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The effect of bond coat oxidation on the microstructure and endurance of two thermal barrier coating systems

Jackson, Ryan Daniel (2010)
Ph.D. thesis, University of Birmingham.

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Abstract

A series of isothermal and cyclic oxidation tests were carried out on two thermal barrier coating systems consisting of a CMSX-4 nickel-based superalloy substrate, NiCoCrAlY overlay bond coat applied by two different techniques and a yttria stabilised zirconia topcoat applied by electron beam physical vapour deposition (EBPVD). The bond coats were applied by either high velocity oxy-fuel spraying (HVOF) or EBPVD. Isothermal oxidation tests were carried out at 950°C, 1050°C and 1150°C for both coating system for up to 3000 hours. Cyclic oxidation testing was conducted at 1150°C in one hour cycles to coating failure on both coatings. A detailed examination on the oxide thickness was conducted on all specimens, along with characterisation of the bond coat and TGO. This was coupled with examination of specimen cross-sections for cracking and signs of coating degradation. Isothermal oxidation showed sub parabolic oxide growth consistent with the literature. Detailed analysis of oxide thickness showed a normal distribution but with increasing standard deviation with increasing oxidation time. Both bond coats were dual phase, β + γ. The EBPVD applied bond coat only, was found to contain yttrium rich precipitates in the bond coat and TGO. Both coatings showed no increase in surface roughness after either isothermal or thermal cycle testing. Short sub-critical cracks were observed at the TGO/topcoat interface in the HVOF applied bond coat only associated with the flanks of asperities. Coating failure in both coatings occurred at the TGO/bond coat interface on cooling and was likely driven by the thermal expansion mismatch between the TGO, topcoat and substrate. The initial mechanism of crack formation was not determined conclusively but could be a wedge cracking type mechanism.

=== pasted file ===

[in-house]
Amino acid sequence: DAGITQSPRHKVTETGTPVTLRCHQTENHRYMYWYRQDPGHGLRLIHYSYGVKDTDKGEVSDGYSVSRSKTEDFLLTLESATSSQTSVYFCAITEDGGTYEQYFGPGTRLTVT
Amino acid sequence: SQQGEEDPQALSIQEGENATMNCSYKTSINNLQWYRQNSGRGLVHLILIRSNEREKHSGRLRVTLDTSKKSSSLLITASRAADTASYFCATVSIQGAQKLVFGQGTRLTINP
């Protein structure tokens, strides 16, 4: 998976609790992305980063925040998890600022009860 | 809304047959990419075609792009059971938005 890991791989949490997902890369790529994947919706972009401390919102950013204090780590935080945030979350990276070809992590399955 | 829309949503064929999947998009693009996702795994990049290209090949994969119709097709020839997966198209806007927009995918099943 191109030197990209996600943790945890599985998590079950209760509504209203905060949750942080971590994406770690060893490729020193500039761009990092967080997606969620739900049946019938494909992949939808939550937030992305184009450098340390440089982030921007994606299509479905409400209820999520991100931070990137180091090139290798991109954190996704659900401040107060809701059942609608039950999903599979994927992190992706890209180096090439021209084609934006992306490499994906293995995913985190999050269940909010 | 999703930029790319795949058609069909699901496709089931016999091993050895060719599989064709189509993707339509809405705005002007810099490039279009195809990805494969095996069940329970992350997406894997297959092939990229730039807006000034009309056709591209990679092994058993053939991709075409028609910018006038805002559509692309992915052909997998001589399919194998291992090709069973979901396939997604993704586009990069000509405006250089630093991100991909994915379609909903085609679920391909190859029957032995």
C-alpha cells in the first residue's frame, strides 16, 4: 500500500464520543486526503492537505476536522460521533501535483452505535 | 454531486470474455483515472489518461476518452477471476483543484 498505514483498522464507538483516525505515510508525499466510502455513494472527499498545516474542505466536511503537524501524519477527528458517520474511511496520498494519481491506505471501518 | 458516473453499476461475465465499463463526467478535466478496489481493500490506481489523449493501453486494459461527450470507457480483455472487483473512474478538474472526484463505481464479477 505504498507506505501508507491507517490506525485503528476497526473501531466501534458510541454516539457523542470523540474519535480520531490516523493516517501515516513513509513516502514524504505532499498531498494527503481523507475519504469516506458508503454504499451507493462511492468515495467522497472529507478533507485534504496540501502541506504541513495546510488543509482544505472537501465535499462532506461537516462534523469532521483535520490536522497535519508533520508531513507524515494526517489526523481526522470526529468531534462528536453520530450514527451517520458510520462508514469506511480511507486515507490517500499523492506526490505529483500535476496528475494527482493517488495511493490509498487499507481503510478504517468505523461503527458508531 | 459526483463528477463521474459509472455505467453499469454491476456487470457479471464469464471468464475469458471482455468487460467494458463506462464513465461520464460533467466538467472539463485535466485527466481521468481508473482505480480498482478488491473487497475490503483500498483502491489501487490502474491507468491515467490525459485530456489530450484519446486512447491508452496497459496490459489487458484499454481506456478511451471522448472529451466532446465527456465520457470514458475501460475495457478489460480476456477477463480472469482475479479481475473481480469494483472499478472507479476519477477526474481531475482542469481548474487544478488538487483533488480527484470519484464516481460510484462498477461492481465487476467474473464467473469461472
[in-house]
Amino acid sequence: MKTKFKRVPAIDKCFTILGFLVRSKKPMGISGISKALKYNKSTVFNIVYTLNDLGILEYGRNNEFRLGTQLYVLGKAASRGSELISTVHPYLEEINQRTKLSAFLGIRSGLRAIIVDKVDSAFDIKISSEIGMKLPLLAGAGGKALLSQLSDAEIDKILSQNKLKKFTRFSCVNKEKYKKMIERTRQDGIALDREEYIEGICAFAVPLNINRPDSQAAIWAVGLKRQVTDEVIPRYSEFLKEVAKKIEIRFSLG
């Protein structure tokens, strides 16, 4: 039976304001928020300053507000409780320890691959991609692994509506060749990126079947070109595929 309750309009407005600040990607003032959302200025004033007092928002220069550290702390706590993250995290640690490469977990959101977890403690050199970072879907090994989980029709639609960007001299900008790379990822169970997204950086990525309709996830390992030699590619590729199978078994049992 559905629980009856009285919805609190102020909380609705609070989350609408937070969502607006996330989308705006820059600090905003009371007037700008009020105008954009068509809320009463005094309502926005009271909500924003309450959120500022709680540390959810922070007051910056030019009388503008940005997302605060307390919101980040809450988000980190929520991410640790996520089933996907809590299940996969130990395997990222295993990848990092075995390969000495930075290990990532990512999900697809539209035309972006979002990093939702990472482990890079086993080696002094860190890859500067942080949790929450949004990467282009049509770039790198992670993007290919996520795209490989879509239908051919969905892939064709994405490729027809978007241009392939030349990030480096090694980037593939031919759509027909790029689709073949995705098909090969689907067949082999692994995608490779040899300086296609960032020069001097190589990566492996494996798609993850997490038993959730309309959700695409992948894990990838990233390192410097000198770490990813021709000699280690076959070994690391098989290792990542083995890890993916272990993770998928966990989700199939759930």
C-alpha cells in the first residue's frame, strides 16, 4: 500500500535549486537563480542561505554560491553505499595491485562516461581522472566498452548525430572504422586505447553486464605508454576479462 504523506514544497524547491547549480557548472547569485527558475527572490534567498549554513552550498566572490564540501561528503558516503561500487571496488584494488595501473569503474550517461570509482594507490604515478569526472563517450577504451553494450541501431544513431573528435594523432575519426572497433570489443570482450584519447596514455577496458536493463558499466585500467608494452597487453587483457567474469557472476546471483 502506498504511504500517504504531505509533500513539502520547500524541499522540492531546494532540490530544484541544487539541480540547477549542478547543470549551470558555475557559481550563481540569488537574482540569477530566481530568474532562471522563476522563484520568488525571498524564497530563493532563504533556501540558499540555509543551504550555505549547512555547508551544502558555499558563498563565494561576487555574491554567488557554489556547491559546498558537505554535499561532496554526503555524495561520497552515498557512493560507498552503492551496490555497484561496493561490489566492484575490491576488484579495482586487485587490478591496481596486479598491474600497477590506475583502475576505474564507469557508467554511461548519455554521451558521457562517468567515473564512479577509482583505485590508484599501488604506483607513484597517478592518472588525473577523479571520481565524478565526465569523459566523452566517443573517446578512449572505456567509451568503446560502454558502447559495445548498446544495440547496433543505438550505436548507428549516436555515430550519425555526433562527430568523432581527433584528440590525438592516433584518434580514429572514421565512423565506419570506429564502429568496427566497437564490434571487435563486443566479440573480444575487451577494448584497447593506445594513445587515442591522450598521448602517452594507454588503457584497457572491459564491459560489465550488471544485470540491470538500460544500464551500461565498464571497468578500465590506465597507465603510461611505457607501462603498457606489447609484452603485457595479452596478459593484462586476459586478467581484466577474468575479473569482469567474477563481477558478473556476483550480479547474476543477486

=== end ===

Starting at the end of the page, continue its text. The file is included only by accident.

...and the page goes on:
Type of Work:Ph.D. thesis.
Supervisor(s):Evans, Hugh
School/Faculty:Colleges (2008 onwards) > College of Engineering & Physical Sciences
Department:School of Metallurgy and Materials
Subjects:TN Mining engineering. Metallurgy
Institution:University of Birmingham
ID Code:659
This unpublished thesis/dissertation is copyright of the author and/or third parties. The intellectual property rights of the author or third parties in respect of this work are as defined by The Copyright Designs and Patents Act 1988 or as modified by any successor legislation. Any use made of information contained in this thesis/dissertation must be in accordance with that legislation and must be properly acknowledged. Further distribution or reproduction in any format is prohibited without the permission of the copyright holder.
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